This week’s guest columnist is Dr. Alex Wolf, a Family Practice resident at the University Hospital and Clinics here in Lafayette.

It’s Sunday afternoon, you’re prepping dinner and keeping an eye on the kids.  You catch a fleeting glimpse of your youngest casually shoving something up his nose.  Did that just happen?  What’s he put up there?  You grab his head to look, and see something- let’s call it an Unidentified Foreign Object, a pediatric UFO.

Besides the obvious question- what the heck did he stick up there- there’s others.  Is this dangerous?  Does he need to go to the Emergency Room?  Often, parents decide the answer is yes, I need a professional to remove and identify this thing.  But you don’t need the ER with every UFO sighting.

Most objects in the nose are benign, and since they irritate, eventually get sneezed out.  If it’s close to the nasal opening, you can often grab it with tweezers.  However, if it’s big, round, slippery, and far up there, you may need help getting it out.  Also, if it’s a disc battery, it needs removal now.  Mucus in the nose sets up a current between the battery’s terminals, heating it up and burning the inside of the nose.  UFOs that are far up there pose other risks.  If they clog a sinus passage, mucus and debris can accumulate in the sinus and cause infection.  Also, the back of the nose opens into the throat, and occasionally UFOs can fall back and be breathed into the lungs.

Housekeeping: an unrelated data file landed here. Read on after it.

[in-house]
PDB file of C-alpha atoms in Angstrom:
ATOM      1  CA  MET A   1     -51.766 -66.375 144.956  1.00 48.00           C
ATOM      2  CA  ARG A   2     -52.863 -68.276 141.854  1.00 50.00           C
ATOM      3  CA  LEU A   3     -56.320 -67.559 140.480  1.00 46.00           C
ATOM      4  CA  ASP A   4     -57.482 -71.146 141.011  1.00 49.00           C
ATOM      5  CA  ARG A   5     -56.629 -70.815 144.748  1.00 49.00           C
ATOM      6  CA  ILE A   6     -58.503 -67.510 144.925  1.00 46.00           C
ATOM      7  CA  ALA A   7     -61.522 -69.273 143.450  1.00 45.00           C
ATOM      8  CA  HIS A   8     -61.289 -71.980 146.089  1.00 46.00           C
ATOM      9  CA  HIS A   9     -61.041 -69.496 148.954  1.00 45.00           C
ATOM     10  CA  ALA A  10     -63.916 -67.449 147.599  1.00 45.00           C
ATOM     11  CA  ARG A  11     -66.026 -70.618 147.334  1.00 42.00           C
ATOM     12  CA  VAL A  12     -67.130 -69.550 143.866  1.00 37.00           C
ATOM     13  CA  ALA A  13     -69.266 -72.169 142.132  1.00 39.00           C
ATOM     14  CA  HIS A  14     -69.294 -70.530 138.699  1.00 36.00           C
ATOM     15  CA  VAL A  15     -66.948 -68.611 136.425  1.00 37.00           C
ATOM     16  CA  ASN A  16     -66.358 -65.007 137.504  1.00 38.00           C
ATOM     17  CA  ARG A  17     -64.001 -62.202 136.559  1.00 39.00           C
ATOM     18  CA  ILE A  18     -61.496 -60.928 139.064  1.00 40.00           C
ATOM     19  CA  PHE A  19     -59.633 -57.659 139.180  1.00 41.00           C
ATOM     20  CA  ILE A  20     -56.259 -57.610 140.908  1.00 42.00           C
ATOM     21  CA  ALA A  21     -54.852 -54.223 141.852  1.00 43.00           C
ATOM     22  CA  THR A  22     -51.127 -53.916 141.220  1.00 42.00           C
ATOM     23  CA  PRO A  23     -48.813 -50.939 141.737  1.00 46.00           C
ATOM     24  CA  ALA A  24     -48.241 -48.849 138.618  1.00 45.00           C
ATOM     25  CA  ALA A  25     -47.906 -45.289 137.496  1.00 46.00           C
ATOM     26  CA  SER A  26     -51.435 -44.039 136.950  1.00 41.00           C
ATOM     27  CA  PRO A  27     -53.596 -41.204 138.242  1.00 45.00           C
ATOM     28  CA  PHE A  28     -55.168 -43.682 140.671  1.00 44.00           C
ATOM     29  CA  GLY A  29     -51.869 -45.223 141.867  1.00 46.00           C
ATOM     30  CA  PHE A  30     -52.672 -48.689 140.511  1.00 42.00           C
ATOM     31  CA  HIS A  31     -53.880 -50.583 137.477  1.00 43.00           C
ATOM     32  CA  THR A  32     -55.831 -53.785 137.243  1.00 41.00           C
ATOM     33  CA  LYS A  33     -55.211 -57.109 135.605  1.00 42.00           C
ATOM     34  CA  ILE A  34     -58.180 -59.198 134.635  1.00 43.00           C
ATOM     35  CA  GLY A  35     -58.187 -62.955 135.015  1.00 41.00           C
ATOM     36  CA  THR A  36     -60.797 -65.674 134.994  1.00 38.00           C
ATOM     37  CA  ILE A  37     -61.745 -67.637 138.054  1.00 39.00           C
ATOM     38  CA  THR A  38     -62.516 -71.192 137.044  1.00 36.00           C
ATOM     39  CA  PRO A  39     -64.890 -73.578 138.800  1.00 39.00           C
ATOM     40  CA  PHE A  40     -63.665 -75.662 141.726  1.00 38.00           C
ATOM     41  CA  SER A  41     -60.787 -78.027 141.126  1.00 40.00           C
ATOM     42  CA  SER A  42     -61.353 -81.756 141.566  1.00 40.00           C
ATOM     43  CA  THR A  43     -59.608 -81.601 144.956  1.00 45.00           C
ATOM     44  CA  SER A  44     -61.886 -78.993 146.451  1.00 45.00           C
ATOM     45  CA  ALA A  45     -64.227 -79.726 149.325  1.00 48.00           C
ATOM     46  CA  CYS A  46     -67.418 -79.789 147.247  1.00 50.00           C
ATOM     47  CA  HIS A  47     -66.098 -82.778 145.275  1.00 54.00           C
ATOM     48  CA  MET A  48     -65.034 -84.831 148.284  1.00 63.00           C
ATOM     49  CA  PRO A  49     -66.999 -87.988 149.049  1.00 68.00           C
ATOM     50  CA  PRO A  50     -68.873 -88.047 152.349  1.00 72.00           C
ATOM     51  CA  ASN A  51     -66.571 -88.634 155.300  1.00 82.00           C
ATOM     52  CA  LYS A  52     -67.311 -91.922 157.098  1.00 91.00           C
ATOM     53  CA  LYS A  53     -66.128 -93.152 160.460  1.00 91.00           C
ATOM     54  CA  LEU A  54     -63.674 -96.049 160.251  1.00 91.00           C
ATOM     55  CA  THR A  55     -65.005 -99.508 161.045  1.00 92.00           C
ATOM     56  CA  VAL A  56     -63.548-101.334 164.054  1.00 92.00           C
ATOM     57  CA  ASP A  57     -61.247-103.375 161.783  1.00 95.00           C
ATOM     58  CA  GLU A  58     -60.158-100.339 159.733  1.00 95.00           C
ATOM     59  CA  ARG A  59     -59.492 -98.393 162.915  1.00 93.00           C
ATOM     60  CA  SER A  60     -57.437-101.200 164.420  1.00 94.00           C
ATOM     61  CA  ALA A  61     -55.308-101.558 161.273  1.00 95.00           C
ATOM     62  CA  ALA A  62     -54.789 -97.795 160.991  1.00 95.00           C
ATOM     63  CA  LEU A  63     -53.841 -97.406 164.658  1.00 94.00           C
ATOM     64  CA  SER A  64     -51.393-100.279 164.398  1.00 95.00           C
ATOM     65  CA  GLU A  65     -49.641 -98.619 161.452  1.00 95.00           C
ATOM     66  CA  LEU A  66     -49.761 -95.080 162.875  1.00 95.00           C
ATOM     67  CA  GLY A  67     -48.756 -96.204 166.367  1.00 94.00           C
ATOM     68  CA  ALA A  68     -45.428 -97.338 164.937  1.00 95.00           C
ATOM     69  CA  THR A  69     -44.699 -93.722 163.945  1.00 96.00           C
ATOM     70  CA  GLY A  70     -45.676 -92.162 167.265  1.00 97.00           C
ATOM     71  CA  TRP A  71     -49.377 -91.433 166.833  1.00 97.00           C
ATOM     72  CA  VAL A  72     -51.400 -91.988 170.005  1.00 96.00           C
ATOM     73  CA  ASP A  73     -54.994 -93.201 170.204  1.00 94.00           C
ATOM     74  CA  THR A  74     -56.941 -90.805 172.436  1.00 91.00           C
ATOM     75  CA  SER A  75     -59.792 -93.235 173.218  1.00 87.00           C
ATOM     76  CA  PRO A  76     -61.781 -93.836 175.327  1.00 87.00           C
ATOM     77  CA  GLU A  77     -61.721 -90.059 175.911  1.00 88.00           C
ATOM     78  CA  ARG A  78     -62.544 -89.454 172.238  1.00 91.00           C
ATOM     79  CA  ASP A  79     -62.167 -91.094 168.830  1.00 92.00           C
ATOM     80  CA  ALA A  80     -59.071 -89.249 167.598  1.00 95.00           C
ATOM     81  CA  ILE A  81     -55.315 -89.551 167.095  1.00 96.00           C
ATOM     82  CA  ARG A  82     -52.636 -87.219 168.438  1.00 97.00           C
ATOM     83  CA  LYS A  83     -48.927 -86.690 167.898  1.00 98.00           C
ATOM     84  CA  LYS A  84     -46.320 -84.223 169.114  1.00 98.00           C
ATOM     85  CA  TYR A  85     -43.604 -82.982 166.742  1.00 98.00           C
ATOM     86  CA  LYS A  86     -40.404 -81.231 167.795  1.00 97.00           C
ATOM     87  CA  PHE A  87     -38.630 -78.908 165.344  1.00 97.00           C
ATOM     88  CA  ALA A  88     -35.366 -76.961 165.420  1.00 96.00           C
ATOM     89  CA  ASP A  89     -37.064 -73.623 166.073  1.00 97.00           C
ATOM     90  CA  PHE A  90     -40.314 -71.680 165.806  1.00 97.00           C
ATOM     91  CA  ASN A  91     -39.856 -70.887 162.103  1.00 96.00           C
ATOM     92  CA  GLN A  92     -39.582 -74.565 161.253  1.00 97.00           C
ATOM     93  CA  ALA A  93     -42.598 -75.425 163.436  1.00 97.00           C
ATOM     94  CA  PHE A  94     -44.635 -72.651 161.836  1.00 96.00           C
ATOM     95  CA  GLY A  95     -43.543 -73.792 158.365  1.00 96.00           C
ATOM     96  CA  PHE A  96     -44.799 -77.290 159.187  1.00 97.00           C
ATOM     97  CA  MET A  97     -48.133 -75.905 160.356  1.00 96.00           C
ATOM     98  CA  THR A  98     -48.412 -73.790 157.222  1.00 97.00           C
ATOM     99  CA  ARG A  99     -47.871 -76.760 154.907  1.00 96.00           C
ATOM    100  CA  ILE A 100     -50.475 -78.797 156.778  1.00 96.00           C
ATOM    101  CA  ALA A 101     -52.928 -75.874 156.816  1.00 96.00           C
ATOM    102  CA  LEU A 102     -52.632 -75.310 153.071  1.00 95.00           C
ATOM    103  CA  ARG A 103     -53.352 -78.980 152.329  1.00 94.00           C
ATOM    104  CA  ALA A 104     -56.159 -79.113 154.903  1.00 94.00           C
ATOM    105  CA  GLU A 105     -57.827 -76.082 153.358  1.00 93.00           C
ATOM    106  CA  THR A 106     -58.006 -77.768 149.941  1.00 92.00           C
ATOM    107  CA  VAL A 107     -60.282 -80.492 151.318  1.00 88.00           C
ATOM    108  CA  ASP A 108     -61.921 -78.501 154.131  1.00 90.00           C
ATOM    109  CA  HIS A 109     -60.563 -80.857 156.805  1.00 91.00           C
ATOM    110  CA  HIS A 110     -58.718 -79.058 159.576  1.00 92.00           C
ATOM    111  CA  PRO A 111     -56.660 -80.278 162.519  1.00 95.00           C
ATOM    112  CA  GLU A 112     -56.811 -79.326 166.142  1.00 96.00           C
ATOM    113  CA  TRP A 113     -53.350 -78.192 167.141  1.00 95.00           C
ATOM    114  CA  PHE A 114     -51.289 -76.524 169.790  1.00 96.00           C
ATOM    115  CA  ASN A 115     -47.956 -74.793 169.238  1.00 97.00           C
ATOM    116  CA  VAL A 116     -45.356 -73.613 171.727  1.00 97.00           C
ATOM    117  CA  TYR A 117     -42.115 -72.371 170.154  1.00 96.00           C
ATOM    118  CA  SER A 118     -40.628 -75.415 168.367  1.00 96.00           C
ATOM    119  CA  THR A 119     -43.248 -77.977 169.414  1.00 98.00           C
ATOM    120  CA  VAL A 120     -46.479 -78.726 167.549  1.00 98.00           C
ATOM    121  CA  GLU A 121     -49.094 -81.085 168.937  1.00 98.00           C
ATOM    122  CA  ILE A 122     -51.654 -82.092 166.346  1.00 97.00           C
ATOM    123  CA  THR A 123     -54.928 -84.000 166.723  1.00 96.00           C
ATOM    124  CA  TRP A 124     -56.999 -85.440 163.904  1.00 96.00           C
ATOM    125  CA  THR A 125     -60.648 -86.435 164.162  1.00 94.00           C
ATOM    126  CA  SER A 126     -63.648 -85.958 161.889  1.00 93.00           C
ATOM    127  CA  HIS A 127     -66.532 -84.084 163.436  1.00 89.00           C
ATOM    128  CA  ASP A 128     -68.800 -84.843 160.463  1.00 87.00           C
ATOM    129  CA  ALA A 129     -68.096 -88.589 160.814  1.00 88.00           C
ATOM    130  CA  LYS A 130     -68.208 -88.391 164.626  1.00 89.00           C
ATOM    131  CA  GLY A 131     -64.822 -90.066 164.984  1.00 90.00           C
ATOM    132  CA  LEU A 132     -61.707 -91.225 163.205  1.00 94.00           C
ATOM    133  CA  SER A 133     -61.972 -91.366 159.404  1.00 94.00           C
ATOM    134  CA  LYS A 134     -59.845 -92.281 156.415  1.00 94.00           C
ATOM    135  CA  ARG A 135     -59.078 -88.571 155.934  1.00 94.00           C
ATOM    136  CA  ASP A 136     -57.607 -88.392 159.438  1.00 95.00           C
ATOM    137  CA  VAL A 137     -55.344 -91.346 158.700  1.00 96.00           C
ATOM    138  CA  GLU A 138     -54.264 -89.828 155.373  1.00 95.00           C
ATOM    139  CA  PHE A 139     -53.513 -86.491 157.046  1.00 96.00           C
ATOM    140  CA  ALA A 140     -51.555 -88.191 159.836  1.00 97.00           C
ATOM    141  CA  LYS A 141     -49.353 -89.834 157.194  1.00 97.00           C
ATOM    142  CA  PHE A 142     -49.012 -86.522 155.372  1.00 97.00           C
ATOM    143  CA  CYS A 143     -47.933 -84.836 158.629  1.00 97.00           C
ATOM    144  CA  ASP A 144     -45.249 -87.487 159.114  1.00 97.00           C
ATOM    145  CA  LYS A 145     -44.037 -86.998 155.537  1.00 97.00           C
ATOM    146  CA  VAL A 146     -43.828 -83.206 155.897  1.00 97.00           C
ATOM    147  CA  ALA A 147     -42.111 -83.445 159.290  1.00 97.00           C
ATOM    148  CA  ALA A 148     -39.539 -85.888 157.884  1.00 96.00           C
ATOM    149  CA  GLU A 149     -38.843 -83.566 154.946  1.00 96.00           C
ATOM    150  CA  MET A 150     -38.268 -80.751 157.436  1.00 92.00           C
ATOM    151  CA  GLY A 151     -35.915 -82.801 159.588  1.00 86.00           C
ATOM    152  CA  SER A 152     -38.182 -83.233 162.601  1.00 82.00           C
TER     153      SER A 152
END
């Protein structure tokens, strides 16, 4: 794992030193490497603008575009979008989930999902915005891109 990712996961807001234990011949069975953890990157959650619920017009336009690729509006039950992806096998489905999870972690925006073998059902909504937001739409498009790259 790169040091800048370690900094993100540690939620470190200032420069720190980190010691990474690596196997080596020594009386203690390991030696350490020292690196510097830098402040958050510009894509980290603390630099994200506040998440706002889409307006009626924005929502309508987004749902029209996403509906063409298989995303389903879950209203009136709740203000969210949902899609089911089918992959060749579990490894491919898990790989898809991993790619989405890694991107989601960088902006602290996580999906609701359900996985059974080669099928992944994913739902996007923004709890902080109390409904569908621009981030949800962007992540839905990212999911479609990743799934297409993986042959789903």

Ears are another popular place children hide things.  Dr. Hamilton once had a kid put orange seeds in each ear to block having to listen to his sister. Usually there’s less reason kids do this besides, that they can.  Ears are trickier for UFOs- it’s harder to get objects out of that skinny, sensitive canal.  Also, there’s the ear drum back there.  If you hit that while trying to get a UFO out, it really hurts!  And you might injure the drum and affect hearing.  Ear UFOs that aren’t tiny enough to fall out on their own require us, or an ENT specialist, to remove.

Back to our toddler from above, casually shoving random objects up his nose.  Let’s say he does another common toddler move- putting things in his mouth and swallowing them.  Again you panic, rush over to look, and wonder what was that Unidentified Foreign Object (UFO) he just scarfed?  Is this bad?  You see some coins lying around, was that it?  At this point, many families rush to the Emergency Room.